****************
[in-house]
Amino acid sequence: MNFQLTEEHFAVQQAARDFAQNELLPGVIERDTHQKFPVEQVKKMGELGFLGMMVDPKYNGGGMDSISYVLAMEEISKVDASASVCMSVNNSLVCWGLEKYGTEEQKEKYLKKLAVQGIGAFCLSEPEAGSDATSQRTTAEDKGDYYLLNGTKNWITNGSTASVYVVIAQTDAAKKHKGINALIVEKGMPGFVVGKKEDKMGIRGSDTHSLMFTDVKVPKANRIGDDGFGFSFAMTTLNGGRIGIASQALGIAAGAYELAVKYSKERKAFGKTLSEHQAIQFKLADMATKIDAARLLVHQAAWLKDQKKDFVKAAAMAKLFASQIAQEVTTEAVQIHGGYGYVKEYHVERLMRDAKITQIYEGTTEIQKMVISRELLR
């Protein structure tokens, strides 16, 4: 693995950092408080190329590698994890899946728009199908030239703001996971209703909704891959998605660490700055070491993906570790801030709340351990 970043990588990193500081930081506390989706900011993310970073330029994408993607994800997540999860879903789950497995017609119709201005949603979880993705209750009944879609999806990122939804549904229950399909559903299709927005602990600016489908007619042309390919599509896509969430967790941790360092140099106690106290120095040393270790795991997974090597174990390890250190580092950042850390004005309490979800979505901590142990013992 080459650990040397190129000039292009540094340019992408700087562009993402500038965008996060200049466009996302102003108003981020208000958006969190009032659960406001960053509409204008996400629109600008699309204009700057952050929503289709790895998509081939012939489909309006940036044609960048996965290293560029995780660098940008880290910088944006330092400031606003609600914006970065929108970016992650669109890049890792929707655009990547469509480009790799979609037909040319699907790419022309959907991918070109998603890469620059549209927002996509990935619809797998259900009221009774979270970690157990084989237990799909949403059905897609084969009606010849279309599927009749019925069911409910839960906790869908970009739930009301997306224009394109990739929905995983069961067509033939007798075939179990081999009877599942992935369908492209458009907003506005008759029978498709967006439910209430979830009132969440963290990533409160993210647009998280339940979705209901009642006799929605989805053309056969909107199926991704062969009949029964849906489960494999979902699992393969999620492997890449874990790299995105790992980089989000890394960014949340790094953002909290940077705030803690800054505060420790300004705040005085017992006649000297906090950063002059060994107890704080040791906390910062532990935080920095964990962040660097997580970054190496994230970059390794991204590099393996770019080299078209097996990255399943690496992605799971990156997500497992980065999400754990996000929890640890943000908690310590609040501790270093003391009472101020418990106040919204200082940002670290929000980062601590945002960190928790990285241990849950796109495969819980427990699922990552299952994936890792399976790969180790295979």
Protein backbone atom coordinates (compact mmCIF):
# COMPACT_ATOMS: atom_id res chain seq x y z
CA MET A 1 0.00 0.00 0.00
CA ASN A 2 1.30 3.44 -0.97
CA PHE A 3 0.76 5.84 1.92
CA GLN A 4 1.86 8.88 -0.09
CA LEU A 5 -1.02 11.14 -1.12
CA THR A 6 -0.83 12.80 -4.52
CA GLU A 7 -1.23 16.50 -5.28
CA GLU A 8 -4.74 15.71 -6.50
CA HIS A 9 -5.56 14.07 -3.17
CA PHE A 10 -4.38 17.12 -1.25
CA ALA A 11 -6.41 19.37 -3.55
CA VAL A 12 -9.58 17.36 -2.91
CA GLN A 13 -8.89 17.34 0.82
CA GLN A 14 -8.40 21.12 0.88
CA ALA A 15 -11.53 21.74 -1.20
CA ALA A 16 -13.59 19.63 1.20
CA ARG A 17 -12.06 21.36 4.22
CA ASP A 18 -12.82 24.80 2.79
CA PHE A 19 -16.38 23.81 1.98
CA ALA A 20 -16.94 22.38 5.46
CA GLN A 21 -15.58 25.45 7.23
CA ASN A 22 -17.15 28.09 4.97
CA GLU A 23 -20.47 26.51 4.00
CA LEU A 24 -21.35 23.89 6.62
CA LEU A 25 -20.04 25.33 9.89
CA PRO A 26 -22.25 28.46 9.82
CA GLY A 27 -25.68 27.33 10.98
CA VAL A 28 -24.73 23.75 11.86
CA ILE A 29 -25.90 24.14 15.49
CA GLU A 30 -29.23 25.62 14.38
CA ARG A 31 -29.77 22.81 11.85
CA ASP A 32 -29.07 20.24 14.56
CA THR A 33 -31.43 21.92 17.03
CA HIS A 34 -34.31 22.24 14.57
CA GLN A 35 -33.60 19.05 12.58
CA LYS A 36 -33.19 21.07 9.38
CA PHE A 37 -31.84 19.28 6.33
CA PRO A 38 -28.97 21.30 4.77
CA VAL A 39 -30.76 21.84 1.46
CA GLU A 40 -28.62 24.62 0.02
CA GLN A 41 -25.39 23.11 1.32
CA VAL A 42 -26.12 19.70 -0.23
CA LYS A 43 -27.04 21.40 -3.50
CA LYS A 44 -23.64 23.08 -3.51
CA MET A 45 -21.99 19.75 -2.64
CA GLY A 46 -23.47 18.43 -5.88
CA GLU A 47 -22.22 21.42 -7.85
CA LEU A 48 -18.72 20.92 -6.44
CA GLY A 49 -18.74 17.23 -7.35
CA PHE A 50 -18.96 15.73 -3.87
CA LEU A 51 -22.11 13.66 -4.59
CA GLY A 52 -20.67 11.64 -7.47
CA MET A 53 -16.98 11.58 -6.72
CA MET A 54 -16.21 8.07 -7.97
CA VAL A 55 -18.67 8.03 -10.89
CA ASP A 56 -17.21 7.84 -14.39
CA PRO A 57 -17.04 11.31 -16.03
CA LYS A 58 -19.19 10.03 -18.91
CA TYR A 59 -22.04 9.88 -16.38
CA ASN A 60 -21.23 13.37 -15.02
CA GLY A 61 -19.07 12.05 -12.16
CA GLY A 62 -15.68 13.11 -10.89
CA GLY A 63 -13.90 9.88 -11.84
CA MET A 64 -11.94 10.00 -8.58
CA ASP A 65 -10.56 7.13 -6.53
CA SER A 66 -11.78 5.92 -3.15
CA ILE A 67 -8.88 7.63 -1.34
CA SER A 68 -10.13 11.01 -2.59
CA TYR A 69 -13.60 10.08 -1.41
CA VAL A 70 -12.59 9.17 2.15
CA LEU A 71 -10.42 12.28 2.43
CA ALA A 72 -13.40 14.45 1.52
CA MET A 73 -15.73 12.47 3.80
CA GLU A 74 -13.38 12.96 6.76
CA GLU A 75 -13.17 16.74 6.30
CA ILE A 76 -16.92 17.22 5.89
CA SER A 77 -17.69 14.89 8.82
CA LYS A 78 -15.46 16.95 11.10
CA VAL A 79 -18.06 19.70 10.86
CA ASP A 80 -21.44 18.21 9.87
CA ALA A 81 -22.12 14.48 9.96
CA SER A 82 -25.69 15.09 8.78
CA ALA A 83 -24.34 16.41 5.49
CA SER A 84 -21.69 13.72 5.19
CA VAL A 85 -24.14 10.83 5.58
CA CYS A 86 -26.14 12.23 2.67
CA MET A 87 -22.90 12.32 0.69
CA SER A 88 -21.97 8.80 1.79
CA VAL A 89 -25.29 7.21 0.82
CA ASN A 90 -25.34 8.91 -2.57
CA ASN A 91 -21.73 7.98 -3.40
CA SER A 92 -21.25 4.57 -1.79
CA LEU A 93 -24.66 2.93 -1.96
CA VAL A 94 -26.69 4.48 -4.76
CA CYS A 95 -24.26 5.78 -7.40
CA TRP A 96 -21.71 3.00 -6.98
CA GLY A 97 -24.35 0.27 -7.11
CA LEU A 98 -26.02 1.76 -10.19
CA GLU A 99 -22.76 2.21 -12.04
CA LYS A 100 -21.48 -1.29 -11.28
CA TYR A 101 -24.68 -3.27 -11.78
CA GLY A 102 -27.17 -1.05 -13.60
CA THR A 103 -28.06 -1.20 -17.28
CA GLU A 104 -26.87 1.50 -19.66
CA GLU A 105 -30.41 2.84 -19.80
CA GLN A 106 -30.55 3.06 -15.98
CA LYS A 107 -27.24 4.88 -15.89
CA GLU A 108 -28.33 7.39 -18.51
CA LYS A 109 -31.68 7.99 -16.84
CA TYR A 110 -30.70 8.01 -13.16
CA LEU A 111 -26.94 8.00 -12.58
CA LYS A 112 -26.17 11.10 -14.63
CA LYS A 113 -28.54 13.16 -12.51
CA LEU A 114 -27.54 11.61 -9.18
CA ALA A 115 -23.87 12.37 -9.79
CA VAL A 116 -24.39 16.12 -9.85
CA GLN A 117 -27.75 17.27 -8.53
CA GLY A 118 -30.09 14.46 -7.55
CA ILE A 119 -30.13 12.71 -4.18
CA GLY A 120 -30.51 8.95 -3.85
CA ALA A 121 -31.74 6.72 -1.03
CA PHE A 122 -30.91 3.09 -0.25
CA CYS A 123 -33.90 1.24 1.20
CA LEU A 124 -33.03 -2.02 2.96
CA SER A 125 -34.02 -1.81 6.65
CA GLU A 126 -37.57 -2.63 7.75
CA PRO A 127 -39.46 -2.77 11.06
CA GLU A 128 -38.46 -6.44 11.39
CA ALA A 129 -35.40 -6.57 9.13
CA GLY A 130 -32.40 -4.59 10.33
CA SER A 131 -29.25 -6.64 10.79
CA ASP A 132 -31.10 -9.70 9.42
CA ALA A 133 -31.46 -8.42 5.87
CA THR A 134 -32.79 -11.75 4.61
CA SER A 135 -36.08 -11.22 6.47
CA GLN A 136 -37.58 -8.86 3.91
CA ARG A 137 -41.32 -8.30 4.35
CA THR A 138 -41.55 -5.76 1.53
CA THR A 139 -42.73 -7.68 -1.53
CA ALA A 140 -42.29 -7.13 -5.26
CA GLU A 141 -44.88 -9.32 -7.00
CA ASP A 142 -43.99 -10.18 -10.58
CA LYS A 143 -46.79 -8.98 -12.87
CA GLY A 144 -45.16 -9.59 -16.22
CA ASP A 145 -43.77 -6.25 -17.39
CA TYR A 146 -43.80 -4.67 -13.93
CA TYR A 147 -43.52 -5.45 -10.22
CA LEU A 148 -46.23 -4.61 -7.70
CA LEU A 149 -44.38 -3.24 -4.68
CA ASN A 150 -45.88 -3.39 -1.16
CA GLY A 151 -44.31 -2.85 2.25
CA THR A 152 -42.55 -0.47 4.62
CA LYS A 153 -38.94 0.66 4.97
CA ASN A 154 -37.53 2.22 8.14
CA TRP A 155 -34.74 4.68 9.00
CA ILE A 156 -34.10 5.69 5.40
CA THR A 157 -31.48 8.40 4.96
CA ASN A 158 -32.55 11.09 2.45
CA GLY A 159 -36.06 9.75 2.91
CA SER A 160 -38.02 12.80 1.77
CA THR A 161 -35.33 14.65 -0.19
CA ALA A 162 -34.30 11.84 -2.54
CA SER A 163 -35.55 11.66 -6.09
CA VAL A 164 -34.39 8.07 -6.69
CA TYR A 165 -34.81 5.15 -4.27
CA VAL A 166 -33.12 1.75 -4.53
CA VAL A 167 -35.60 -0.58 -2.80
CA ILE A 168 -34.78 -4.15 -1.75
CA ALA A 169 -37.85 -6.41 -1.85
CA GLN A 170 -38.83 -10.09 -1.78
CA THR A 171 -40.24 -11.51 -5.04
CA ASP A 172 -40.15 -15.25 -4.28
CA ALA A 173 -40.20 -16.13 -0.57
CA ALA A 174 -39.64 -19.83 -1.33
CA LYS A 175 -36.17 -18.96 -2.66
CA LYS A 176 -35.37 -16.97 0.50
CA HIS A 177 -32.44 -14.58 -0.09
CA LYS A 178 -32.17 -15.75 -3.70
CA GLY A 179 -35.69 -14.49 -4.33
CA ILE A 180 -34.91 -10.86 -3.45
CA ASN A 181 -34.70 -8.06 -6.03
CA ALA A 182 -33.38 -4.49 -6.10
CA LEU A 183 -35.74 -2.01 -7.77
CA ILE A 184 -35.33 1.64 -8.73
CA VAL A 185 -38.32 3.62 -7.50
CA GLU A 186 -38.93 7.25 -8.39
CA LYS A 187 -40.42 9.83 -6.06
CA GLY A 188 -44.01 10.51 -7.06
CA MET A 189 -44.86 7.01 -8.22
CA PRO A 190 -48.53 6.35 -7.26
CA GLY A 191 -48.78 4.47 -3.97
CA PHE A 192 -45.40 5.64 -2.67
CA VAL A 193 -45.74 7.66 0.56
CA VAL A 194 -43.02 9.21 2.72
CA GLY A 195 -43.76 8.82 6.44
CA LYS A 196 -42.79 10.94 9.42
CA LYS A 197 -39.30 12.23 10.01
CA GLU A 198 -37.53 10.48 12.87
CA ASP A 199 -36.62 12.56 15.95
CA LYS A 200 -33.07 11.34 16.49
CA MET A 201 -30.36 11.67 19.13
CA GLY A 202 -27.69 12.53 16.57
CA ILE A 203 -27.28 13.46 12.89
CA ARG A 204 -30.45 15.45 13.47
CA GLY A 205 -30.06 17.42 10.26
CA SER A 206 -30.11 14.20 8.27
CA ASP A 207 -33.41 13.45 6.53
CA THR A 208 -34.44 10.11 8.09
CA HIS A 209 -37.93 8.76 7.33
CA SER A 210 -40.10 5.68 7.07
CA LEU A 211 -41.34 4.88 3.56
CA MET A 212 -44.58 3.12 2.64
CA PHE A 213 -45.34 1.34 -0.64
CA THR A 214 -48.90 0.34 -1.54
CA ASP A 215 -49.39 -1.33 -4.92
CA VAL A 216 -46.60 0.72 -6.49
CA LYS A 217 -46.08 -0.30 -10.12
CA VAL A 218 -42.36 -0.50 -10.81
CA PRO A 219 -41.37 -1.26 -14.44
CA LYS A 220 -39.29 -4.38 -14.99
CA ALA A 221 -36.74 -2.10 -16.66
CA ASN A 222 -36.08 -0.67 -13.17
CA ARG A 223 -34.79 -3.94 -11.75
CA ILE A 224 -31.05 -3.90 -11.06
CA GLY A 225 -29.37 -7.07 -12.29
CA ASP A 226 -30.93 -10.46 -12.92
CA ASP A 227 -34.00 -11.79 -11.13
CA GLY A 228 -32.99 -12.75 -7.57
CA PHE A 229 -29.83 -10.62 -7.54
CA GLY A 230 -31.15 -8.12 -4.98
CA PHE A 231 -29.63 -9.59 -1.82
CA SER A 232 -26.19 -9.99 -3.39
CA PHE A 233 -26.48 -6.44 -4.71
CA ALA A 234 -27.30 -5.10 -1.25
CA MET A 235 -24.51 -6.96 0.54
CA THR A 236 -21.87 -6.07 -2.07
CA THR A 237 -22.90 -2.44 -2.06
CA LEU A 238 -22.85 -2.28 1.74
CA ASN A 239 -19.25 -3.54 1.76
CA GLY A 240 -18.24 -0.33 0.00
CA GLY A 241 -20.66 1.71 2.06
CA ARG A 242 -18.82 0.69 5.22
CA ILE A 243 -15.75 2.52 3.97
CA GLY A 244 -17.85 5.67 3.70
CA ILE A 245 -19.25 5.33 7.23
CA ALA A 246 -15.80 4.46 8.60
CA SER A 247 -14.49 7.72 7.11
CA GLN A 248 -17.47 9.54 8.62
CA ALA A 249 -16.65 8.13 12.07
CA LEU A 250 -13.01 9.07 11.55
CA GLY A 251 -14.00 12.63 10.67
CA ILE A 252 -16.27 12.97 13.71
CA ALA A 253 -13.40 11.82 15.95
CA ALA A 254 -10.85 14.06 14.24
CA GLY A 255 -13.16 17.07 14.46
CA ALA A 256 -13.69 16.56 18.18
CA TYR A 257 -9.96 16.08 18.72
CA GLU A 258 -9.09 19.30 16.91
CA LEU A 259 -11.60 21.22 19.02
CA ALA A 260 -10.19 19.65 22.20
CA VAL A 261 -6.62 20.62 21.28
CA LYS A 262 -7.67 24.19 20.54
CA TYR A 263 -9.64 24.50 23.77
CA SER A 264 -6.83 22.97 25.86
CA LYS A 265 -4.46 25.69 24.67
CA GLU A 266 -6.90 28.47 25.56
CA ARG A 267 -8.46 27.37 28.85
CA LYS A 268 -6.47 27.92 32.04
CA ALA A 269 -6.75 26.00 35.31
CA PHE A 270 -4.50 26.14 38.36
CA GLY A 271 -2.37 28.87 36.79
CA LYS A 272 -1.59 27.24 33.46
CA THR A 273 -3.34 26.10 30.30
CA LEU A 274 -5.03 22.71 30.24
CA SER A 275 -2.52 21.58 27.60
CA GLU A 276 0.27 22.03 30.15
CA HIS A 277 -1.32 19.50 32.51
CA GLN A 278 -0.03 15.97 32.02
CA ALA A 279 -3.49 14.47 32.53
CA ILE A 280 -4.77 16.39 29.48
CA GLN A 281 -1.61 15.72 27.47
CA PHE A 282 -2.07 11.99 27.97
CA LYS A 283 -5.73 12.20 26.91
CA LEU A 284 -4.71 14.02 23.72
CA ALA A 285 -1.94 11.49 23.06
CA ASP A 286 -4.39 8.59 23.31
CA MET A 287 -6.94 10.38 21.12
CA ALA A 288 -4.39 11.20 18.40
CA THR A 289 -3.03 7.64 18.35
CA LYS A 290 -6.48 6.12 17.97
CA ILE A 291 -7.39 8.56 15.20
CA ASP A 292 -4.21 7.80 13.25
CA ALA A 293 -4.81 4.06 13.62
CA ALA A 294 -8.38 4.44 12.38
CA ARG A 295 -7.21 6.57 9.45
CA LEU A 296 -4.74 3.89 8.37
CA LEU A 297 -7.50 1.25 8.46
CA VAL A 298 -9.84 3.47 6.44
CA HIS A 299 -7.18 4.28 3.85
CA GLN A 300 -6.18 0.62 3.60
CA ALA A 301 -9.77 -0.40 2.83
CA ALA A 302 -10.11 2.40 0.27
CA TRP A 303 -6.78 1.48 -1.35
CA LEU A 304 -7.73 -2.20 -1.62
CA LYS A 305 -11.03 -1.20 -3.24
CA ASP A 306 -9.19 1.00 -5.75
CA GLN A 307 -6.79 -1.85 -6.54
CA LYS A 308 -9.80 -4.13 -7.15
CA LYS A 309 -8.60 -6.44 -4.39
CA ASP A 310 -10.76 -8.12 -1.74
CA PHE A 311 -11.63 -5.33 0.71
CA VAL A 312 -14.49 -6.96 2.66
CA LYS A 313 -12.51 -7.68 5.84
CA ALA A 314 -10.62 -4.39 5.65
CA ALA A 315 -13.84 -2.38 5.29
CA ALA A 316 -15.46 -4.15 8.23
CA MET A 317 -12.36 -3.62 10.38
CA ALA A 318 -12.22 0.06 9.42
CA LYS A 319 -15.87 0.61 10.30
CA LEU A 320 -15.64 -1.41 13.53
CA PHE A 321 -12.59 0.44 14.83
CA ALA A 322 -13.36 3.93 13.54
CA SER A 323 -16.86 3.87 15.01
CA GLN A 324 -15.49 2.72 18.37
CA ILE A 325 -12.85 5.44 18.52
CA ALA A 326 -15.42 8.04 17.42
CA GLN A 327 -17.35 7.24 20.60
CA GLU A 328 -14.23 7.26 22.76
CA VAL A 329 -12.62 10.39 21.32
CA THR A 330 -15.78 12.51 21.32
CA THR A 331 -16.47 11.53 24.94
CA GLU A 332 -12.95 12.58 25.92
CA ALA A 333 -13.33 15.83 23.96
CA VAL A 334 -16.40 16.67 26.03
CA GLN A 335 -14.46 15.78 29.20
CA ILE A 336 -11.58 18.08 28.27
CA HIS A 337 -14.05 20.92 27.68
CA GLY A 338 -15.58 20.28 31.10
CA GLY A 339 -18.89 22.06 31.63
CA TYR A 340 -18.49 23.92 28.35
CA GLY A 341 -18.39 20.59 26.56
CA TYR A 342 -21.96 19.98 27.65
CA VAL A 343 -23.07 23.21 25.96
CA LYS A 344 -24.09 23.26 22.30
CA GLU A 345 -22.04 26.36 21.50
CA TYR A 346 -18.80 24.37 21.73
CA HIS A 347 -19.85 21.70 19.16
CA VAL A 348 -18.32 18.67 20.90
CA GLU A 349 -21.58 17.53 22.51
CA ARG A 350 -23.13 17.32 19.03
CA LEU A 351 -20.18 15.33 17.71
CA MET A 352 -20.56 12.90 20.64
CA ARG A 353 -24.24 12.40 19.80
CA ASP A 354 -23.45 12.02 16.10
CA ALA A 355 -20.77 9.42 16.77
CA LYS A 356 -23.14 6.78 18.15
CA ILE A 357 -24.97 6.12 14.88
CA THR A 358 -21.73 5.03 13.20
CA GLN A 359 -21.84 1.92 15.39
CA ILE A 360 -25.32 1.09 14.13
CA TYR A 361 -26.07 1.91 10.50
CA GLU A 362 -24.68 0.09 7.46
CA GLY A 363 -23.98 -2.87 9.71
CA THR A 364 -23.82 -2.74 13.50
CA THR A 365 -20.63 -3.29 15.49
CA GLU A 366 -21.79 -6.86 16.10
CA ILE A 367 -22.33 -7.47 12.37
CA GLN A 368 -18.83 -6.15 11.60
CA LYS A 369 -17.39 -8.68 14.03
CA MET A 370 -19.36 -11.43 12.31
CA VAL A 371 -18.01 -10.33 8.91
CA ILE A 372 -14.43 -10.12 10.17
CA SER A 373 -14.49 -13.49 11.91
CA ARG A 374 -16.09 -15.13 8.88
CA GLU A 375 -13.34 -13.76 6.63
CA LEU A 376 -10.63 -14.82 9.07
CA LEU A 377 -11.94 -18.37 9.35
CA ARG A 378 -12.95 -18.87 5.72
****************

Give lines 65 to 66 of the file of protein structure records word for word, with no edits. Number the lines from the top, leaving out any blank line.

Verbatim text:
CA ASN A 60 -21.23 13.37 -15.02
CA GLY A 61 -19.07 12.05 -12.16